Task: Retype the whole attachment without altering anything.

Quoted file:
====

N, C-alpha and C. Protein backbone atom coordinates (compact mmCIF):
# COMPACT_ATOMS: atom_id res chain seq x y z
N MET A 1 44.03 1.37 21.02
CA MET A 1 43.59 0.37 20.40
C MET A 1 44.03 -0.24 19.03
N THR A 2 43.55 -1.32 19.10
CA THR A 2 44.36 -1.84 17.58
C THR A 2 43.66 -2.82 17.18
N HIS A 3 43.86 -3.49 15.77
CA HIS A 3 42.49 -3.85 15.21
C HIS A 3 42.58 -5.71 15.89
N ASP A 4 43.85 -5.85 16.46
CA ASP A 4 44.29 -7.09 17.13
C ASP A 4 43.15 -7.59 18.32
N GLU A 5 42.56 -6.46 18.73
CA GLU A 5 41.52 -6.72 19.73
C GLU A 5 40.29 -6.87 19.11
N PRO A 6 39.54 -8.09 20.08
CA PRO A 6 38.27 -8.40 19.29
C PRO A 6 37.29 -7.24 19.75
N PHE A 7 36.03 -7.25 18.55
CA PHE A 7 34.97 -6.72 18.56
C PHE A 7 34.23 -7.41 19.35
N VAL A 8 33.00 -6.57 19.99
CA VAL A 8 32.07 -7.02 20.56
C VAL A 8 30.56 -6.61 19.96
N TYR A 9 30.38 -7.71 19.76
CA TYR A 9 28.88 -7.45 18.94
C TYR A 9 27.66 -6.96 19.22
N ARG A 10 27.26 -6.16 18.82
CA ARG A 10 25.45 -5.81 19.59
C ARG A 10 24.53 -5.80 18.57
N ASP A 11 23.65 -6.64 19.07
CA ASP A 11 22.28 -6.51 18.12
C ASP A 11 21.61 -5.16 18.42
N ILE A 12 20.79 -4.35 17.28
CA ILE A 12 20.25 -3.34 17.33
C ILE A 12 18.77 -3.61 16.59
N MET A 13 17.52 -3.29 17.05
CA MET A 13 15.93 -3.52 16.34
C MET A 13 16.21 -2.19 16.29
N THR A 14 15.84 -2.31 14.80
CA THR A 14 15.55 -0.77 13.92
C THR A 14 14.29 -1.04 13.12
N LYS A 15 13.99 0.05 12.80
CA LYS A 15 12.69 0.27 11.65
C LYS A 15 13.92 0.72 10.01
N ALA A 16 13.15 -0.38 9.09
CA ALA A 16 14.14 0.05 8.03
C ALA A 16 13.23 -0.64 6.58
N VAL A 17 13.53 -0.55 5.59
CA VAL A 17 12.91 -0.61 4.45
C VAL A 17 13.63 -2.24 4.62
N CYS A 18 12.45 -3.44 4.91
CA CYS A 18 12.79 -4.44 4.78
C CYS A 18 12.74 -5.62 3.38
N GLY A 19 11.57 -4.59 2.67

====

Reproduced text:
N, C-alpha and C. Protein backbone atom coordinates (compact mmCIF):
# COMPACT_ATOMS: atom_id res chain seq x y z
N MET A 1 44.03 1.37 21.02
CA MET A 1 43.59 0.37 20.40
C MET A 1 44.03 -0.24 19.03
N THR A 2 43.55 -1.32 19.10
CA THR A 2 44.36 -1.84 17.58
C THR A 2 43.66 -2.82 17.18
N HIS A 3 43.86 -3.49 15.77
CA HIS A 3 42.49 -3.85 15.21
C HIS A 3 42.58 -5.71 15.89
N ASP A 4 43.85 -5.85 16.46
CA ASP A 4 44.29 -7.09 17.13
C ASP A 4 43.15 -7.59 18.32
N GLU A 5 42.56 -6.46 18.73
CA GLU A 5 41.52 -6.72 19.73
C GLU A 5 40.29 -6.87 19.11
N PRO A 6 39.54 -8.09 20.08
CA PRO A 6 38.27 -8.40 19.29
C PRO A 6 37.29 -7.24 19.75
N PHE A 7 36.03 -7.25 18.55
CA PHE A 7 34.97 -6.72 18.56
C PHE A 7 34.23 -7.41 19.35
N VAL A 8 33.00 -6.57 19.99
CA VAL A 8 32.07 -7.02 20.56
C VAL A 8 30.56 -6.61 19.96
N TYR A 9 30.38 -7.71 19.76
CA TYR A 9 28.88 -7.45 18.94
C TYR A 9 27.66 -6.96 19.22
N ARG A 10 27.26 -6.16 18.82
CA ARG A 10 25.45 -5.81 19.59
C ARG A 10 24.53 -5.80 18.57
N ASP A 11 23.65 -6.64 19.07
CA ASP A 11 22.28 -6.51 18.12
C ASP A 11 21.61 -5.16 18.42
N ILE A 12 20.79 -4.35 17.28
CA ILE A 12 20.25 -3.34 17.33
C ILE A 12 18.77 -3.61 16.59
N MET A 13 17.52 -3.29 17.05
CA MET A 13 15.93 -3.52 16.34
C MET A 13 16.21 -2.19 16.29
N THR A 14 15.84 -2.31 14.80
CA THR A 14 15.55 -0.77 13.92
C THR A 14 14.29 -1.04 13.12
N LYS A 15 13.99 0.05 12.80
CA LYS A 15 12.69 0.27 11.65
C LYS A 15 13.92 0.72 10.01
N ALA A 16 13.15 -0.38 9.09
CA ALA A 16 14.14 0.05 8.03
C ALA A 16 13.23 -0.64 6.58
N VAL A 17 13.53 -0.55 5.59
CA VAL A 17 12.91 -0.61 4.45
C VAL A 17 13.63 -2.24 4.62
N CYS A 18 12.45 -3.44 4.91
CA CYS A 18 12.79 -4.44 4.78
C CYS A 18 12.74 -5.62 3.38
N GLY A 19 11.57 -4.59 2.67